Key takeaways from Barington Group's 84-page Darden proposal (Part 9 of 9)
Barington says Darden could see a 45% upside
Based on Barington’s recommendation, the activist hedge fund sees that Darden Restaurants Inc. (DRI) could be worth $71 to $80 a share. This is roughly a 45% increase from the December 6, 2013, share price, when Barington released the presentation, and close to 50% from the December 20, 2013, price.
Breakdown of the upside
Roughly $9 to $12 of share price appreciation is expected through a spinoff of real estate assets, another $8 can be expected from the creation of Darden-Mature and Darden-Higher Growth companies, and a successful operating expense reduction is expected to add $7 a share. About $2 a share could be lost to implement the initiative, which is quite minor compared to the potential gains. Indeed, when Barington first publicly announced that it was recommending Darden split, shares jumped close to 10% on the day.
Barington Capital Group’s valuation projection has been questioned. Many analysts believe that further value of roughly $12 to $15 could be unlocked from disposing the company’s internal real estate asset. But Morning Star analyst R.J. Hottovy noted, “While the higher-growth brands would command a higher multiple, Darden would lose some value on the more mature brands.”
Regardless of the valuation, spinoffs usually present great opportunities for investors. In the book You Can Be a Stock Market Genius written by Joel Greenblatt (one of the best hedge fund managers in history, who focuses on special situations and value investing), the author explains that spinoffs tend to outperform because a spinoff is an inefficient method of distributing stock to the wrong people. Plus, “When a business and its management are freed from a large corporate parent, the combination of accountability, responsibility and more direct incentives” are sources of motivation and entrepreneurial forces that drive company performance.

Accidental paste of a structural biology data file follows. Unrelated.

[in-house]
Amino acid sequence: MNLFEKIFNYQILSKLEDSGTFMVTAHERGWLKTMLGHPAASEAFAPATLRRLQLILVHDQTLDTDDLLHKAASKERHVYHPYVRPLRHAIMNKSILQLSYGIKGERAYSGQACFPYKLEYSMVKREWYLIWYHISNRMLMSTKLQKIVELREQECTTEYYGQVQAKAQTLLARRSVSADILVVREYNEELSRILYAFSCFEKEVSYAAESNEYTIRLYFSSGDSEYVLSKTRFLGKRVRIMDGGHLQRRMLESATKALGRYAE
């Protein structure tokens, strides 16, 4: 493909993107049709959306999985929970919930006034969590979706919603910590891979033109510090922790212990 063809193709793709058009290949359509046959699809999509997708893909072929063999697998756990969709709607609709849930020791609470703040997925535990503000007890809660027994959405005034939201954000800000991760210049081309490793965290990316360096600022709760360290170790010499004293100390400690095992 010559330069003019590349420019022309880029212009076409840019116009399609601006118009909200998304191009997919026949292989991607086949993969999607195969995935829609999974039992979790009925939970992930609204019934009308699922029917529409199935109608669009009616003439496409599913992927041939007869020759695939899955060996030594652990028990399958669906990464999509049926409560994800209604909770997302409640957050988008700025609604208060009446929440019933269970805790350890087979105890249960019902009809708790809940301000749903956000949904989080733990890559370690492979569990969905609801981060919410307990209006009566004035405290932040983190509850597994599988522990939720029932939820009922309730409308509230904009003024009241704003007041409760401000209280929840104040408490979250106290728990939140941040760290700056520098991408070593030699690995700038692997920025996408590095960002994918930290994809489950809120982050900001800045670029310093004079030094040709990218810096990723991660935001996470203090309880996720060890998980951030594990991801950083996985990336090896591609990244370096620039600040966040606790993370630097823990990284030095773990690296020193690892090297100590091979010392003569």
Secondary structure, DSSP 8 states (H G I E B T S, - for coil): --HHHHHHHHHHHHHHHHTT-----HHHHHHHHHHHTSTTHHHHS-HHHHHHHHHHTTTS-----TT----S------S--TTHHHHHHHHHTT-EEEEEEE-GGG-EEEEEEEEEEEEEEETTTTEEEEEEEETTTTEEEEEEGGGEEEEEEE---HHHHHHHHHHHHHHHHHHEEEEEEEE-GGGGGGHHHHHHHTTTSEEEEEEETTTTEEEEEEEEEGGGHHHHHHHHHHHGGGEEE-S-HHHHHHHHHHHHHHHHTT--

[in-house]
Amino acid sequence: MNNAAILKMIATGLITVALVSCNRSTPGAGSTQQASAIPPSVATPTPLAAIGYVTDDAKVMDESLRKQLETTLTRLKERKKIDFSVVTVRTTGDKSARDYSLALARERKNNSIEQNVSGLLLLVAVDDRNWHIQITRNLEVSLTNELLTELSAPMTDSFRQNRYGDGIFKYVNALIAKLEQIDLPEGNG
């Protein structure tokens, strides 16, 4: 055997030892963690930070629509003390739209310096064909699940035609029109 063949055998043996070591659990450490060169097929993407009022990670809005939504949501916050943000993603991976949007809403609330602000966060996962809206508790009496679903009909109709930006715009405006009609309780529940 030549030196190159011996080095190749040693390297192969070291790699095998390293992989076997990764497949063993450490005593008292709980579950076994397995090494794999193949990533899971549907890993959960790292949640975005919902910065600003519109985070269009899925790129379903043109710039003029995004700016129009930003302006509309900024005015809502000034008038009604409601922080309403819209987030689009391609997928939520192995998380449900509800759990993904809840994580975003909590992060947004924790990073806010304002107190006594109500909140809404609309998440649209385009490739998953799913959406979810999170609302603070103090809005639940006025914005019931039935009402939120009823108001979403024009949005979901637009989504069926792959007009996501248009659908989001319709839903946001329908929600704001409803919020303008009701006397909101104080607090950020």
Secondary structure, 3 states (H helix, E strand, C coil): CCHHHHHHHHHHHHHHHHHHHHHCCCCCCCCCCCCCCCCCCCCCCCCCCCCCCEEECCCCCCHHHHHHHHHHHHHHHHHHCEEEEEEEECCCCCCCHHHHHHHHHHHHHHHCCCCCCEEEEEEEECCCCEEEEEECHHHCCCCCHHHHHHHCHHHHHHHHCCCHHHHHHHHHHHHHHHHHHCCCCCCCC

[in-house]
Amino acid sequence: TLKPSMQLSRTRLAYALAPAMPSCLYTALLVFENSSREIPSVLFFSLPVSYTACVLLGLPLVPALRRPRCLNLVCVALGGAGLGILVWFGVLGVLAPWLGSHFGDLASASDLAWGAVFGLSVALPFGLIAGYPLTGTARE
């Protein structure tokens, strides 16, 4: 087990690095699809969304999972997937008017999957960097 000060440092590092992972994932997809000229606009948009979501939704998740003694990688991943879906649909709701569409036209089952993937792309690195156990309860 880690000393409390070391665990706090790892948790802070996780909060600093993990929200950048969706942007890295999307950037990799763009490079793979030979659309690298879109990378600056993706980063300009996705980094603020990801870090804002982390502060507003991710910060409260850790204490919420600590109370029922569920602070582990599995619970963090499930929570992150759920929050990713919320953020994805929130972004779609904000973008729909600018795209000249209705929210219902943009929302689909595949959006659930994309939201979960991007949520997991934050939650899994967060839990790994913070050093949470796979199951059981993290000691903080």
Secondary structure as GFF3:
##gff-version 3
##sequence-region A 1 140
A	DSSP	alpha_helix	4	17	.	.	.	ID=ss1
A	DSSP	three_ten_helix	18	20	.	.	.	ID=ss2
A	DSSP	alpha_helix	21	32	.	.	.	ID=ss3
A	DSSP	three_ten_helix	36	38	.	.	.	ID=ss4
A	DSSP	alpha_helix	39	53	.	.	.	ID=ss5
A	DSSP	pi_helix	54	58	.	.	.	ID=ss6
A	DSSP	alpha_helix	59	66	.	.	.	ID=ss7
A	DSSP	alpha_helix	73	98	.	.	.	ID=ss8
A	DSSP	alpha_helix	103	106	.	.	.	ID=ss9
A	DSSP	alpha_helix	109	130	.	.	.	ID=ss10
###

Shares tend to fall after a spinoff
However, shares do tend to fall following spinoffs, as they’re widely considered an inefficient means of distributing shares to investors who demand the new shares. Besides, companies often announce spinoffs to dispose of assets that aren’t performing as well. So while we could see operating efficiency gains post–Darden spinoff, it will likely take time to realize. This could be an opportunity for those who purchase shares a while after the spinoff and believe these objectives could be implemented. If operating efficiency can be achieved, the upside potential could be even higher.
Market unimpressed, sends Darden down 5.0%
On December 19, 2013, Darden fell 5.0% on poor results and an announcement that it will only spin off Darden’s brand. The market was certainly unimpressed, and this is a reason why investors should stay clear until a few days after the spinoff. We”ll publish key takeaways from the second quarter earnings call next week, which likely includes management’s response to Barington’s proposal.
Investors looking to invest in a diversified pool of spinoff investments can consider the Guggenheim Spin-Off ETF (CSD). To learn more about this spinoff, see Strategic analysis: Should Darden spin off its brands?
Browse this series on Market Realist: